We sought to determine the prevalence and risk factors for the perpetration of gender-based violence among 1,378 male undergraduate students in Awassa, Ethiopia. A self-administered questionnaire was used to collect information. Nearly a quarter (24.4%; 95% confidence interval [CI] 22.1-26.7) of students admitted perpetrating acts of gender-based violence during the current academic year. Approximately 15.8% (95% CI 13.7-17.9) of students reported physically abusing, and 16.9% (95% CI 14.8-19.0) reported committing acts of sexual violence against an intimate partner or nonpartner. Alcohol consumption, khat use (Catha edulis, a natural stimulant), combined use of alcohol and khat, and witnessing parental violence were risk factors for committing gender-based violent acts. These findings suggest an obvious need for effective prevention programs targeted toward changing social norms on the use of violence.
Keywords: gender-based violence; college students; Ethiopia; risk factors
Gender-based violence is increasingly recognized as a global and persistent public health problem (Watts & Zimmerman, 2002). Despite its prevalence in countries throughout the world, epidemiological evidence exists primarily in developed countries and in a limited number of settings. Developing countries have only recently begun to research the prevalence and risk factors for gender-based violence. While unacceptable globally, in developing countries, particularly in sub-Saharan Africa and Asia, gender-based violence, because of its high prevalence, limited access to legal services, insensitivity of law enforcement, and limited constitutional efforts to address gender inequality (Berhane, 2004), has greater negative impacts on human development than elsewhere. The very nature of gender-based violence works to undermine achievement of the Millennium Development Goals of the United Nations (Ellsberg, 2006; Gavey, 1991; Mulugeta, Kassaye, & Berhane, 1998; Worku & Addisie, 2002).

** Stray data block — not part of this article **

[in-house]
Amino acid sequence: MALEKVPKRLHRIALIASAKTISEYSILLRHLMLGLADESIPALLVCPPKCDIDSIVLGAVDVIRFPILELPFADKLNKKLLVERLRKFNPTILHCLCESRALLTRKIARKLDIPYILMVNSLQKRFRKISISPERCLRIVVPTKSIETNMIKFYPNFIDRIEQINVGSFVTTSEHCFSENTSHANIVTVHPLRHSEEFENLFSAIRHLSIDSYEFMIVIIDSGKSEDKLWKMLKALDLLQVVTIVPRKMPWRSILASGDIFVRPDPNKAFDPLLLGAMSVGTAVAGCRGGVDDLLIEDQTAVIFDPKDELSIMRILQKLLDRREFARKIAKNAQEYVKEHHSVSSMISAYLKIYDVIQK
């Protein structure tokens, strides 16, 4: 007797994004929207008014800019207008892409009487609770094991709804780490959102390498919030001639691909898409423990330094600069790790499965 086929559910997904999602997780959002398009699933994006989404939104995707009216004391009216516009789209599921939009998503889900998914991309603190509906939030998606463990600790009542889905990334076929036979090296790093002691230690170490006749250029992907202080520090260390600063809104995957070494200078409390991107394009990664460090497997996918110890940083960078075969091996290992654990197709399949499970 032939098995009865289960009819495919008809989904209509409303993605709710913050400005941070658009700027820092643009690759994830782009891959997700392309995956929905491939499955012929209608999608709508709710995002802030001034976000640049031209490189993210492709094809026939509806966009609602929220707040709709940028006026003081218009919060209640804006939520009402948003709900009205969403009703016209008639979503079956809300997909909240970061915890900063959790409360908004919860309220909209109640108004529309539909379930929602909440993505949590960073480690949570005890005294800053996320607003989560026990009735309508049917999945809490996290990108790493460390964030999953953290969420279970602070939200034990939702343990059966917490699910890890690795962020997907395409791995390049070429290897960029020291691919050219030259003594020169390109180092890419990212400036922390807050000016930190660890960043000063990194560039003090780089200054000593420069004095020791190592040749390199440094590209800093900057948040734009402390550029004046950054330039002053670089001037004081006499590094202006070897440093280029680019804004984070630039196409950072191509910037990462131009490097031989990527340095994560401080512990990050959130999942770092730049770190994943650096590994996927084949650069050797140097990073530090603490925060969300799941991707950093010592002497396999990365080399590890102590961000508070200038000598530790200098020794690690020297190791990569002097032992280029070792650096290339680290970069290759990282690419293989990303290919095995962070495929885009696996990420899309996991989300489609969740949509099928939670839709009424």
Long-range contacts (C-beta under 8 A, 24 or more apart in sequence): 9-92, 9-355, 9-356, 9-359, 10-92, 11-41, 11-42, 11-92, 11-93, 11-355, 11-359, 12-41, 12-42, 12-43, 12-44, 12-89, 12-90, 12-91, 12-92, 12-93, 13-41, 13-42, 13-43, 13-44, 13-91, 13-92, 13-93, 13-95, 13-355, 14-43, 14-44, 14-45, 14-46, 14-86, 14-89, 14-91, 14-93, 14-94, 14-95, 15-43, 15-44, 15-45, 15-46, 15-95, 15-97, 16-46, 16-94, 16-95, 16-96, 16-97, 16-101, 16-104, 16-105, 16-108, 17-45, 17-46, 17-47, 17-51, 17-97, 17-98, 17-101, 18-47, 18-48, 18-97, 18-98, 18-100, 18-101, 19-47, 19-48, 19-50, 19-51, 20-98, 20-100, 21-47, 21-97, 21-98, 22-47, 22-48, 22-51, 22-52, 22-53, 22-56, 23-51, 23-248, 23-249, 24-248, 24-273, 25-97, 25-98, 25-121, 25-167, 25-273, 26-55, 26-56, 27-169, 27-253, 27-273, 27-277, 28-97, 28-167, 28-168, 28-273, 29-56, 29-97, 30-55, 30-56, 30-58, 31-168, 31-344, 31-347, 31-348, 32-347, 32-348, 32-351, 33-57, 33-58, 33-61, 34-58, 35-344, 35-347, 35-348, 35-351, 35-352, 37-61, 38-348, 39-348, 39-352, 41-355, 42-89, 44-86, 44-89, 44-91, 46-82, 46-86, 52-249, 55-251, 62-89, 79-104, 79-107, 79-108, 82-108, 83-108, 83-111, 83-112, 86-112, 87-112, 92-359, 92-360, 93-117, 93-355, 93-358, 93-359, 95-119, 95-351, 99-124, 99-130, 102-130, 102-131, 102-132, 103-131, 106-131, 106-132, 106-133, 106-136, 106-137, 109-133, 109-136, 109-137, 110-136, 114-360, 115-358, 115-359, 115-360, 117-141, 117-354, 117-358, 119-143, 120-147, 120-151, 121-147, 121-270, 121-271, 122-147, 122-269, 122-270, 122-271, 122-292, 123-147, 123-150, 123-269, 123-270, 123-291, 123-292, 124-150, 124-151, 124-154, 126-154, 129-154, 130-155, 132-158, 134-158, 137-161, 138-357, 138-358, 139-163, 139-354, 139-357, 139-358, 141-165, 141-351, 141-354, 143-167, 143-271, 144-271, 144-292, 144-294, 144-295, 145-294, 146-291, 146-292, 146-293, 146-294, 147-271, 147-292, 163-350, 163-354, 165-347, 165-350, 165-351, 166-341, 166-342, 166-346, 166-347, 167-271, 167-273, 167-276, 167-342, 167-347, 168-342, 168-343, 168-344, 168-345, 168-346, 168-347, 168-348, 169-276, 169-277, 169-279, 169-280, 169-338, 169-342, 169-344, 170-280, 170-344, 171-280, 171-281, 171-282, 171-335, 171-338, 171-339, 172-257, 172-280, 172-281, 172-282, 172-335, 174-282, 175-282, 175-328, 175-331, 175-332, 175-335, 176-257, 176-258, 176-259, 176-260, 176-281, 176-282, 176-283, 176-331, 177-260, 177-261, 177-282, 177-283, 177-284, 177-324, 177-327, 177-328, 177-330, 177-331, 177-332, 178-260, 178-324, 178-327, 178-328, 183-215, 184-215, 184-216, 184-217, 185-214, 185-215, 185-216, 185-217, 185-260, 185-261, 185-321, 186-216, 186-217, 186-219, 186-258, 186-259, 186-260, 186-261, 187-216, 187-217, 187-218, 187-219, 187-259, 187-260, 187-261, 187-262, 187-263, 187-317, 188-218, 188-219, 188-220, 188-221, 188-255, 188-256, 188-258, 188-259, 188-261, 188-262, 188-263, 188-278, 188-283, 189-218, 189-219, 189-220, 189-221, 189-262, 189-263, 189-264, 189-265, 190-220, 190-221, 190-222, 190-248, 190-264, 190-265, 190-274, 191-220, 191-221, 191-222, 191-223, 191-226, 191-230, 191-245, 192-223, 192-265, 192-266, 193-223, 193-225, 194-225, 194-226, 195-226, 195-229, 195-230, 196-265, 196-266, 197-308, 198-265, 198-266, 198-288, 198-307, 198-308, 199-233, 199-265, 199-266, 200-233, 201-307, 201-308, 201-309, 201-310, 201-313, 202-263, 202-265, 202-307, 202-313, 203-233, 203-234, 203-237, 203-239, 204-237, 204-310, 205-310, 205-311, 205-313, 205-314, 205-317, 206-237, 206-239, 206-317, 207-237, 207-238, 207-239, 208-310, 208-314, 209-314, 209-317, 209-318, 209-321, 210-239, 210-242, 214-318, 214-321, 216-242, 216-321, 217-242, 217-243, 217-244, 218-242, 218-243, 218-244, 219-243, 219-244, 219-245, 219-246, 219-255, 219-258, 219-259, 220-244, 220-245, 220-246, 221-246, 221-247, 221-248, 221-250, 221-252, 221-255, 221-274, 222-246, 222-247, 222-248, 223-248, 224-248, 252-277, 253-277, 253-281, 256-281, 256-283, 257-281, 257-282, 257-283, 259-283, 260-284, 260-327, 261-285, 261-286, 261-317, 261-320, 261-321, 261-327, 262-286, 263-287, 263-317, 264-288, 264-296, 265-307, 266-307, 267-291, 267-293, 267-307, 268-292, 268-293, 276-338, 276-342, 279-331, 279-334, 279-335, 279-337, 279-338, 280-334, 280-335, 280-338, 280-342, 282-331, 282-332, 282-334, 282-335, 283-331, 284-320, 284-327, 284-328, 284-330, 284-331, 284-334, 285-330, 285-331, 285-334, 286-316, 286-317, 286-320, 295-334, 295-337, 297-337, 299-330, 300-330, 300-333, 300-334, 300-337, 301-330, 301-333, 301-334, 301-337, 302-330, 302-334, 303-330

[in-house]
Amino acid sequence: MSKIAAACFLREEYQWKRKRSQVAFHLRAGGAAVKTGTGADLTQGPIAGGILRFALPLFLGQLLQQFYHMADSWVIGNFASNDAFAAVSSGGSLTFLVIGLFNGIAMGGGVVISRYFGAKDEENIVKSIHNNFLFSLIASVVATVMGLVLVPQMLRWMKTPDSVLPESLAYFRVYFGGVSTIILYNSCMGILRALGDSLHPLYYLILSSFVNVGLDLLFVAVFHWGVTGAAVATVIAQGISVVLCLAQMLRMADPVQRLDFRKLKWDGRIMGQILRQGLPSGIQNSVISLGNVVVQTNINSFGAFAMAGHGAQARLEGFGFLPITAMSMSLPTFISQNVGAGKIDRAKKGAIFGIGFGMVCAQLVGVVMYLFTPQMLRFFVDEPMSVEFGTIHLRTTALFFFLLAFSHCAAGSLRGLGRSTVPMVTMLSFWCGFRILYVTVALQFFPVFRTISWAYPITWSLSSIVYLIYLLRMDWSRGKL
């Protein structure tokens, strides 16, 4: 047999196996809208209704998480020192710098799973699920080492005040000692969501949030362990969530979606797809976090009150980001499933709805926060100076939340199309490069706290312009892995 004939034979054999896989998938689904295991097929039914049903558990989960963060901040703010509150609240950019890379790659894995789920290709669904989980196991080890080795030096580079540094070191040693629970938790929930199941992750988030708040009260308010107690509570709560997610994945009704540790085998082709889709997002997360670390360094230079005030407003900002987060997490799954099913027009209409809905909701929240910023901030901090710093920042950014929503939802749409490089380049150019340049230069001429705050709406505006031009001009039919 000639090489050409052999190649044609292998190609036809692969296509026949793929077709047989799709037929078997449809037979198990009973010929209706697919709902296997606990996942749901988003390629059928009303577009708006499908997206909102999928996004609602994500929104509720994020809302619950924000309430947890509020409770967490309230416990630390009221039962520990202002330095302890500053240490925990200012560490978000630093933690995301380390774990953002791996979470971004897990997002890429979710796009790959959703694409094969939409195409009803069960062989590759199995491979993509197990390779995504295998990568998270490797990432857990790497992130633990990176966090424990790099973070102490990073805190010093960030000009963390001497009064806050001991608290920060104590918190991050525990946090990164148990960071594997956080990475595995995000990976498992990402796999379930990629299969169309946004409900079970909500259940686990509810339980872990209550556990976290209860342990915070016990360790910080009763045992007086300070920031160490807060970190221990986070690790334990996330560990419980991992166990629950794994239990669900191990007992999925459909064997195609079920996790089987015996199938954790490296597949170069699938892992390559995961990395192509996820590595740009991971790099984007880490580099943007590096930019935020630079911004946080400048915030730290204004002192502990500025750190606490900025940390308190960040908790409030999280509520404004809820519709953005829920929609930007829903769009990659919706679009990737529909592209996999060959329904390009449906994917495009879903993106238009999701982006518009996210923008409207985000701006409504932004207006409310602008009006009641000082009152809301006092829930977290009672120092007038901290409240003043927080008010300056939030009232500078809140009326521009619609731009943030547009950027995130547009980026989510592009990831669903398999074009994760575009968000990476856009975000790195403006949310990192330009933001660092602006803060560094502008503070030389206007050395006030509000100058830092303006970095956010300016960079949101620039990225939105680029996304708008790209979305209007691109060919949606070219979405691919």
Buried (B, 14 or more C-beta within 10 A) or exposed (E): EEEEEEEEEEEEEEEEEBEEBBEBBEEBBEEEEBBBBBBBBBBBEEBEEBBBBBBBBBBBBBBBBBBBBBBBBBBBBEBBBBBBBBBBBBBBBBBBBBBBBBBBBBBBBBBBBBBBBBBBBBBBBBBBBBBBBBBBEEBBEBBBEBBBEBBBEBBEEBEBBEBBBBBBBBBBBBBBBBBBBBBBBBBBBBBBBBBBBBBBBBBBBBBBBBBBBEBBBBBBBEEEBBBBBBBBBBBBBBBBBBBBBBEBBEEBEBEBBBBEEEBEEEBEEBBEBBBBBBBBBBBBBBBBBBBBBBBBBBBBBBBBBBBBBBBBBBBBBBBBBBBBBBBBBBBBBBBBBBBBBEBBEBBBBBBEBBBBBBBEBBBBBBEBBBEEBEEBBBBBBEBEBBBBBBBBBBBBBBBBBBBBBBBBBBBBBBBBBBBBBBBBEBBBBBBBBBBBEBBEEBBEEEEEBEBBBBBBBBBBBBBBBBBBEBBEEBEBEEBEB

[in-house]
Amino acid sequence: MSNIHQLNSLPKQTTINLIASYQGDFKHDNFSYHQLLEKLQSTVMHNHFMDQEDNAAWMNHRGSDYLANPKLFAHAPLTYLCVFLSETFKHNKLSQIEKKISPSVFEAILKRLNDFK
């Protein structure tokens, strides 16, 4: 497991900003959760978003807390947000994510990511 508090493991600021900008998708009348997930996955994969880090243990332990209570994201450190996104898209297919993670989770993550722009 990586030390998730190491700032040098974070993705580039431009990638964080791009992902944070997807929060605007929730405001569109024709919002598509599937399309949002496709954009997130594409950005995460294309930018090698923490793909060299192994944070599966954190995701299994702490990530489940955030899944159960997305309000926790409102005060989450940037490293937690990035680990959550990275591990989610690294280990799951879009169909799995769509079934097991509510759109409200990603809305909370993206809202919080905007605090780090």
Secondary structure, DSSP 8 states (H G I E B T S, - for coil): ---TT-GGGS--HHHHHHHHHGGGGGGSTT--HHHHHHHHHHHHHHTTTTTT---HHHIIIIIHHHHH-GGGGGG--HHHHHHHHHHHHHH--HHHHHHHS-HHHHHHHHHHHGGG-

Recognizing the importance of researching gender-based violence, Ethiopian investigators undertook a series of community based studies to preliminarily assess the prevalence, patterns, and correlates of gender-based violence across the country (Deyessa, Kassaye, Demeke, & Taffa, 1998; Gossaye et al., 2003; Yigzaw, Yibrie, & Kebede, 2004). Results from these studies stress that the burden of violence borne by Ethiopian girls and women are among the highest globally. Investigators have consistently noted that 50% to 70% of Ethiopian women experience gender-based violence in their lifetime (Deyessa et al., 1998; Gossaye et al. 2003; Yigzaw et al., 2004). Ethiopia was 1 of 10 countries participating in the World Health Organization's (2005) Multi-Country Study on Women's Health and Domestic Violence Against Women (Garcia-Moreno, Jansen, Ellsberg, Heise, & Watts, 2006; Gossaye et al., 2003). In that study, a sample of 2,261 ever-married or partnered women (mean age 32.4 years) from Butajira, Ethiopia, a densely populated, largely rural district located approximately 130 kilometers south of Addis Ababa and characterized by subsistence farming and a largely Muslim population, 70.9% (95% CI 69.0-72.7), reported experiencing gender-based violence in their lifetime (Garcia-Moreno et al., 2006).
Mulugeta et al. (1998), in their study of high school students in Addis Ababa and western Showa, reported that the prevalence of sexual harassment was 74% and that attempted rape (10%) and rape (5%) were also prevalent in their study setting. Moreover, Worku and Addisie (2002) reported that approximately 9% of female high school students in Debark, northwestern Ethiopia, reported being raped and that another 12% reported escaping attempted rape. Of the students who reported being raped, the authors found high frequencies of unwanted pregnancies (21%), attempted suicide (16%), abnormal vaginal discharge (11%), and abortion (5%) (Worku & …